Antibiotics can be lifesaving when administered appropriately. Ever since the discovery of Penicillin, the first antibiotic, this medicine has reduced suffering among billions of people. However there is a general restraint shown in using antibiotics both in preventing and in treating bacterial infections. It is well known that the first rule of antibiotics is trying not to use them and the second rule is trying not to use too many of them.
This regulation stems from the likelihood of mutation and spread of certain bacterial strains that are resistant to the drug. The spread of these antibiotic resistant strains or “superbugs” cannot only render the drugs obsolete but also lead to a pandemic of life threatening diseases.
In a recent statement, the World Health Organization (WHO) confirmed the rise of antibiotic resistance. This alarming news report further elaborated that all antibiotics used today would become ineffective by 2020 unless significant progress is made in finding new drugs. It has already been reported that two key antibiotics no longer work in more than half of people being treated in some countries.
In a firewall system in IT security, there are several barriers protecting data. Similarly, there are medicine protocols that classify the drugs from the front line to last resort to protect the human body. The risk with using last resort antibiotics is not only the increased side effects but also the development of microbes that are resistant to all other antibiotics.
In the subcontinent (India, Pakistan, Bangladesh and Sri Lanka) antibiotics misuse is rampant. An average Indian takes about 11 antibiotic pills a year which is several folds higher than the use in developed countries.
There are three main reasons for the pill popping culture:
1) The over prescription of antibiotics by the General Practitioners (GPs)
2) Availability of the drug over the counter and self-medication
3) Lack of awareness and enforcement
GPs have a responsibility on their hand in dispensing drugs not only diligently but also prudently. In the subcontinent, drugs are prescribed irresponsibly by many medical professionals, who like their patients are looking for a quick fix.
Furthermore many drugs that should be available only through prescription can be purchased over the counter from many pharmacies. In many a cases, antibiotics are self-prescribed by patient as it saves both time and a hefty doctor’s fee.
Note that there is also a shortage of medical practitioners in the subcontinent in general and patient to doctor ratio is five times high compared to OECD countries (1700 to 1 in India compared to 310 to 1 in Denmark). Therefore in many areas, a patient may have to travel several hours to access basic medical care.
The lack of awareness also sees majority of the patients not completing the full course of medicine which is compounding the problem.
Although there are explicit instructions for pharmacies for dispensing these drugs but the rarity of enforcement measures in the developing world has led to perilous culture of using drugs unsustainably.
Another area where antibiotics are being excessively used (not just in subcontinent but all over the world) is in the rearing of livestock. The overuse of anti-biotic as a preventive drug even for stress related ailments in animals almost makes the human consumption of the drug pale into insignificance. Take the example of USA where 80% of the antibiotics are fed to farm animals (Poultry and Livestock). It shouldn’t be therefore come as a surprise that the reoccurrence of MRSA is becoming more and more common.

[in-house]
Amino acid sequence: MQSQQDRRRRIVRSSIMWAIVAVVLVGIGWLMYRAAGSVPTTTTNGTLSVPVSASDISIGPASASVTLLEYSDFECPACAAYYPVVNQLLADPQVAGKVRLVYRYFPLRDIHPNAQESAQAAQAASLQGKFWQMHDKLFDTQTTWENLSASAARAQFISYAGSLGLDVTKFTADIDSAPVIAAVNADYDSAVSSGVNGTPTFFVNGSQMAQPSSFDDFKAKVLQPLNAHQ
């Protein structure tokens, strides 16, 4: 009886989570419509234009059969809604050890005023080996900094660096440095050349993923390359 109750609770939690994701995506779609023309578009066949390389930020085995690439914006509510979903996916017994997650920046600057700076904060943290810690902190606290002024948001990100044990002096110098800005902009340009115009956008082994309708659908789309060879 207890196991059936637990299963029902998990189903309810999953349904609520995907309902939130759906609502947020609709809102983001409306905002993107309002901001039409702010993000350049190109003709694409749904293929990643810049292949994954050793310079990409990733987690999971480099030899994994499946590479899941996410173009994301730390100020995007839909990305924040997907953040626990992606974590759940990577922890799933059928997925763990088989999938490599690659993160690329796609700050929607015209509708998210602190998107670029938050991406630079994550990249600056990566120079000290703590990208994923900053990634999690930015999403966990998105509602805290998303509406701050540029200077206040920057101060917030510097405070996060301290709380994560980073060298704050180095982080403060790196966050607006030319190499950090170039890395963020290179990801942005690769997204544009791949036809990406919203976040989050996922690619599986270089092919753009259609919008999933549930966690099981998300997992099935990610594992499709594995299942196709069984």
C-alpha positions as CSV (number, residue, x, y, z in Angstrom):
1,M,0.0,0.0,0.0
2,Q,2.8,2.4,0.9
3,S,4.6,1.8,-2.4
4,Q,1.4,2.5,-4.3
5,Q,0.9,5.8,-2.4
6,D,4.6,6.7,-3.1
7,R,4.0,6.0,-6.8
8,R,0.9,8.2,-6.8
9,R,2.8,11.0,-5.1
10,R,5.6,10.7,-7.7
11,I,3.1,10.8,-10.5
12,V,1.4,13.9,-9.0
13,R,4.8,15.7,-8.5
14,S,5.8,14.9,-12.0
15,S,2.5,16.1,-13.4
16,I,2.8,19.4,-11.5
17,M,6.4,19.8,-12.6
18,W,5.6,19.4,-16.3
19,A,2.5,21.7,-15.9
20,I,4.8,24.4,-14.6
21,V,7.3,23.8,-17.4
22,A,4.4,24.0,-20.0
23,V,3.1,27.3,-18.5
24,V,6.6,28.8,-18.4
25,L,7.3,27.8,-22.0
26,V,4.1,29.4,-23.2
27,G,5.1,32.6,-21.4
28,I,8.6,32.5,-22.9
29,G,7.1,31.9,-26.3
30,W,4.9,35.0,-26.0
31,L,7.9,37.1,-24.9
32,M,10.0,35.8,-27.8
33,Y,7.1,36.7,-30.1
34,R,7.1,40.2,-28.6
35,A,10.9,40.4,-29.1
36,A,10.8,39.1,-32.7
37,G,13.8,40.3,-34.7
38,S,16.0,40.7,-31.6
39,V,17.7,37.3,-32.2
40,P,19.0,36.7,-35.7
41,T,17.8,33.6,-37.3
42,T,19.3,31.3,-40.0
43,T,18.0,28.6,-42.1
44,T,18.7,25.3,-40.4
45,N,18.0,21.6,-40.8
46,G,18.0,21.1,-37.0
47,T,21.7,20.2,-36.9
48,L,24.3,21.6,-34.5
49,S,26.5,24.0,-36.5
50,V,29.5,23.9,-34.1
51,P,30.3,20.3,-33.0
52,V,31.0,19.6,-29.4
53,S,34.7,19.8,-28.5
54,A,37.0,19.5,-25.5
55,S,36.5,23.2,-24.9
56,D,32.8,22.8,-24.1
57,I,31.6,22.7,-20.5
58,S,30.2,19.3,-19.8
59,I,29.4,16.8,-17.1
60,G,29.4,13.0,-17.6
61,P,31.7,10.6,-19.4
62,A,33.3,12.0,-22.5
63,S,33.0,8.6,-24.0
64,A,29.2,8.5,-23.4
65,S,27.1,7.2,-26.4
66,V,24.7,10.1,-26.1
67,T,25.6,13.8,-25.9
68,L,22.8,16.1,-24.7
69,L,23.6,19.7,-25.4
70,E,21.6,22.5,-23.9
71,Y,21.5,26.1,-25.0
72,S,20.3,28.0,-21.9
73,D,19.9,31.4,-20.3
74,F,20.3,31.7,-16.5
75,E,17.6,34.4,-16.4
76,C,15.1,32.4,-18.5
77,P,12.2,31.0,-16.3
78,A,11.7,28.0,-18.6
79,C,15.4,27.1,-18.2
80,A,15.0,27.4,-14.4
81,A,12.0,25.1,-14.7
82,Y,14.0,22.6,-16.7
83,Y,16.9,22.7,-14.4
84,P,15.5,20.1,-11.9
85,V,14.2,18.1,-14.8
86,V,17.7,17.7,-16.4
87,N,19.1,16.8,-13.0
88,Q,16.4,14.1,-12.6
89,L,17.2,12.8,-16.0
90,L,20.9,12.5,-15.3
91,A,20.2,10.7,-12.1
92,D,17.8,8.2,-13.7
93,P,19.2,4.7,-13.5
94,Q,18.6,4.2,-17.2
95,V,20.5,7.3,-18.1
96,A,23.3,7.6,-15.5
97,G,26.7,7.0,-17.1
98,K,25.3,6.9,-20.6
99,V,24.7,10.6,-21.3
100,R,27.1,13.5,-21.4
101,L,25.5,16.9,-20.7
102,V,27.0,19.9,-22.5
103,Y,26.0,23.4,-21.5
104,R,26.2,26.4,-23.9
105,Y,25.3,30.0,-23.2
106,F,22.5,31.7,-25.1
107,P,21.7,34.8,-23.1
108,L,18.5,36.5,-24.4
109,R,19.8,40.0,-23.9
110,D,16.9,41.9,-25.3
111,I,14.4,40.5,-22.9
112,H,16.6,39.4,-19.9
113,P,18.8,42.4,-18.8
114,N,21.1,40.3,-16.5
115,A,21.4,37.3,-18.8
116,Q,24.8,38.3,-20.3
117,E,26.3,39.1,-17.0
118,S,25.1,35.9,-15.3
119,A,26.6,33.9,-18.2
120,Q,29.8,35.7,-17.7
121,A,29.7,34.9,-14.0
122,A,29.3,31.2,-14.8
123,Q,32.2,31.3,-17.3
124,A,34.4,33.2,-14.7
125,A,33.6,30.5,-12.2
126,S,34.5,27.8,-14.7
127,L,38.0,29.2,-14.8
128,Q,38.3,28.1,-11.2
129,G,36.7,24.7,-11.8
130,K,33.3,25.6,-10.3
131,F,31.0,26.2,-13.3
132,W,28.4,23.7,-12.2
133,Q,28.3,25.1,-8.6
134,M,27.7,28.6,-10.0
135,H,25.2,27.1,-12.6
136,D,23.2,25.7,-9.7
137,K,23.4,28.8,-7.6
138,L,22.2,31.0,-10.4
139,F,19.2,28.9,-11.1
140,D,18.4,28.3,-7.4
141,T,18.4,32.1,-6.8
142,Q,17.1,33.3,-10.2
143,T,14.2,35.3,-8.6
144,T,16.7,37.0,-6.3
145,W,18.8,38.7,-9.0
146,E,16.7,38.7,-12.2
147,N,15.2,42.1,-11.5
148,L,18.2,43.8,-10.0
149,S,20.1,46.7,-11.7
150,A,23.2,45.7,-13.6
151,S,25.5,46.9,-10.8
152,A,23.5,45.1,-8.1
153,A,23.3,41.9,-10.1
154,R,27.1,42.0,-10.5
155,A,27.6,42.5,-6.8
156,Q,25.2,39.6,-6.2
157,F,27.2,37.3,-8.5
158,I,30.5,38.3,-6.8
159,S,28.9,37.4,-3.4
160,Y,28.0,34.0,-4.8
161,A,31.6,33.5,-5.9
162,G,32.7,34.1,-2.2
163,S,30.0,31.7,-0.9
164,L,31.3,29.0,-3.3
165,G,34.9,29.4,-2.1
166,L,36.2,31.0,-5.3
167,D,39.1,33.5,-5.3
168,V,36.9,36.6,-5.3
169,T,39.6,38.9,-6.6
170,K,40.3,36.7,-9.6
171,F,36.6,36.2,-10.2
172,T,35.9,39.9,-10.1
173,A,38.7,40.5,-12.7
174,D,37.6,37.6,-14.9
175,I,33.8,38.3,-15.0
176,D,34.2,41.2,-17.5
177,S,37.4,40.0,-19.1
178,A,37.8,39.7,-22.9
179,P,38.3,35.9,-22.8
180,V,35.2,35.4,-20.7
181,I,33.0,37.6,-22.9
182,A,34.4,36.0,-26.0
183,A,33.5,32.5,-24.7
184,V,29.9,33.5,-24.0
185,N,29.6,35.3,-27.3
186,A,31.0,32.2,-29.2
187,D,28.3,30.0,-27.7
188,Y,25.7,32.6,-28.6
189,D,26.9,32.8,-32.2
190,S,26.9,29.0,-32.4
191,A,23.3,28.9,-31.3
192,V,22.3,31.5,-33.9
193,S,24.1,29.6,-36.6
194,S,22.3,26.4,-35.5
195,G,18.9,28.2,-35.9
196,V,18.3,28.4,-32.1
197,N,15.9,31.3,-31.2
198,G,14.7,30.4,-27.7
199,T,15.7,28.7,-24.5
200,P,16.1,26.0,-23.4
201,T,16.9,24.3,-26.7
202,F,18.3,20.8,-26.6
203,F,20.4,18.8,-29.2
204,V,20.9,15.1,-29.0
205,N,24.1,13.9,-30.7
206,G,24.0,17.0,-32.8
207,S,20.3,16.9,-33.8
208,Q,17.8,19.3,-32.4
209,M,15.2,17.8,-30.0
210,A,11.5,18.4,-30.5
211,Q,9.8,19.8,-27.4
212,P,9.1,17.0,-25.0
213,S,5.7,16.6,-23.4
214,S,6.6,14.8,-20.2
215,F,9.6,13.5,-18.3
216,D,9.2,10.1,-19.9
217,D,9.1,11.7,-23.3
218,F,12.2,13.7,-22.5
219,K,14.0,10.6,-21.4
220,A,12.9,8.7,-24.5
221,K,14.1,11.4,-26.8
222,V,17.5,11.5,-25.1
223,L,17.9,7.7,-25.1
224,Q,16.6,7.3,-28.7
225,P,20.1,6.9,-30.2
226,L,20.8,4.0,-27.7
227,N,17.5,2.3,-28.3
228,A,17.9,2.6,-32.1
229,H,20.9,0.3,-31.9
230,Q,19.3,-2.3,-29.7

Many scientists are optimistic and feel that antibiotics have continuously evolved since the discovery of penicillin and as long as this trend keeps pace with the resistance, the wellbeing of human race is secure. However data suggests that the rate of discovery of new antibiotics has dropped significantly. Since the discovery of penicillin more than 100 antibiotic compounds have been found but the last major antibiotic was found in 1987.
This brings up the question: Is a panic justified?
Fortunately, there is room for cautious optimism with the recent discovery of Teixobactin. Teixobactin is the first new antibiotic to be discovered in almost 30 years and the drug can be in the public domain within 5 years.
The mode by which Teixobactin is discovered is also something that has excited scientists. It was cultured from the soil bacteria using the iChip Technology. It should be noted that soil bacterium has been incredibly difficult to culture until now. Although historically, most of the antibiotics were produced by screening soil micro-organisms, but the arrival of synthetic techniques in the 1960’s heralded the end of this organic practice. Despite showing early promise, since 1987 the progress in engineering bacteria in labs has plateaued and therefore it was important that the original method was revisited. It should be noted that almost 99% of uncultured soil bacteria remains to be explored and can potentially have several other antibiotics hidden in them.
The World Health Organization needs to pursue holistic measures that will not only restrict the over prescription of the antibiotics in the developing world but also expedite research in finding new drugs. Educating masses can also go a long way curbing the rate of increase in antibiotic resistance.
Antibiotic apocalypse warnings are not new. However the frequency of warnings has lately increased and therefore we must as a species not get complacent. Along with global warming, the resistance to antibiotic is the new “major global threat”. A worldwide plan of action is needed right now.
In HG Wells’ novel, War of the world, human race was saved from extinction by the very bacteria we fight against day in day out. Let’s hope in the future, extra terrestrials don’t turn up at our doors with Antibiotics in their armoury.